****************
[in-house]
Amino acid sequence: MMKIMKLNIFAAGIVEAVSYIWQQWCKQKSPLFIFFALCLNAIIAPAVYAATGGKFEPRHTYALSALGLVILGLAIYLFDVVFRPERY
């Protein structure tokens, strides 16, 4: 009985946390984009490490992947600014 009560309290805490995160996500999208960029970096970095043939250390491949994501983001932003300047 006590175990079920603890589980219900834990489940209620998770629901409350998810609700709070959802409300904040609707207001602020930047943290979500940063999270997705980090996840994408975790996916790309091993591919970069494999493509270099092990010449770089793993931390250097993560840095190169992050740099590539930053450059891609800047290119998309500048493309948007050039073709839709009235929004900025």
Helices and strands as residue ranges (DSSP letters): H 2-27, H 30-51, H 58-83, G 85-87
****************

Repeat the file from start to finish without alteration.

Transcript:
[in-house]
Amino acid sequence: MMKIMKLNIFAAGIVEAVSYIWQQWCKQKSPLFIFFALCLNAIIAPAVYAATGGKFEPRHTYALSALGLVILGLAIYLFDVVFRPERY
């Protein structure tokens, strides 16, 4: 009985946390984009490490992947600014 009560309290805490995160996500999208960029970096970095043939250390491949994501983001932003300047 006590175990079920603890589980219900834990489940209620998770629901409350998810609700709070959802409300904040609707207001602020930047943290979500940063999270997705980090996840994408975790996916790309091993591919970069494999493509270099092990010449770089793993931390250097993560840095190169992050740099590539930053450059891609800047290119998309500048493309948007050039073709839709009235929004900025």
Helices and strands as residue ranges (DSSP letters): H 2-27, H 30-51, H 58-83, G 85-87